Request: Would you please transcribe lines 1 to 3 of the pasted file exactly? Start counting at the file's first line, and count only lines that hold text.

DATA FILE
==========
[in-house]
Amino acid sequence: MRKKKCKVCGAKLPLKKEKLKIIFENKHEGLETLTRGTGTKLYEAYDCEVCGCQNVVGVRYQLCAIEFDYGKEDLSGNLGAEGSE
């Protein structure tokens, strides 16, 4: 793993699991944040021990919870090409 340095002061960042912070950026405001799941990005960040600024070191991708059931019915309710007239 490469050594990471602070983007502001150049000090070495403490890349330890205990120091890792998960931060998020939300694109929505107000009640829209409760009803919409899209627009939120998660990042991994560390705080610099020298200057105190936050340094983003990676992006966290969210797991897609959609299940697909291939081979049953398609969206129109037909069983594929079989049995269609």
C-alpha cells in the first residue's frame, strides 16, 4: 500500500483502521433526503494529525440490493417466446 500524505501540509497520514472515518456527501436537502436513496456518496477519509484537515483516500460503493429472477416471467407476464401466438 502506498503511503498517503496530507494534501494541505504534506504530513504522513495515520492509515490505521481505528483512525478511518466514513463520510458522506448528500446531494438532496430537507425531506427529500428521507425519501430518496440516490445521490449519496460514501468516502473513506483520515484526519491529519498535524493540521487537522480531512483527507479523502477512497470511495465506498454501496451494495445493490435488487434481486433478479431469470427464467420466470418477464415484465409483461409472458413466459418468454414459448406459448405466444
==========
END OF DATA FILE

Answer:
[in-house]
Amino acid sequence: MRKKKCKVCGAKLPLKKEKLKIIFENKHEGLETLTRGTGTKLYEAYDCEVCGCQNVVGVRYQLCAIEFDYGKEDLSGNLGAEGSE
């Protein structure tokens, strides 16, 4: 793993699991944040021990919870090409 340095002061960042912070950026405001799941990005960040600024070191991708059931019915309710007239 490469050594990471602070983007502001150049000090070495403490890349330890205990120091890792998960931060998020939300694109929505107000009640829209409760009803919409899209627009939120998660990042991994560390705080610099020298200057105190936050340094983003990676992006966290969210797991897609959609299940697909291939081979049953398609969206129109037909069983594929079989049995269609």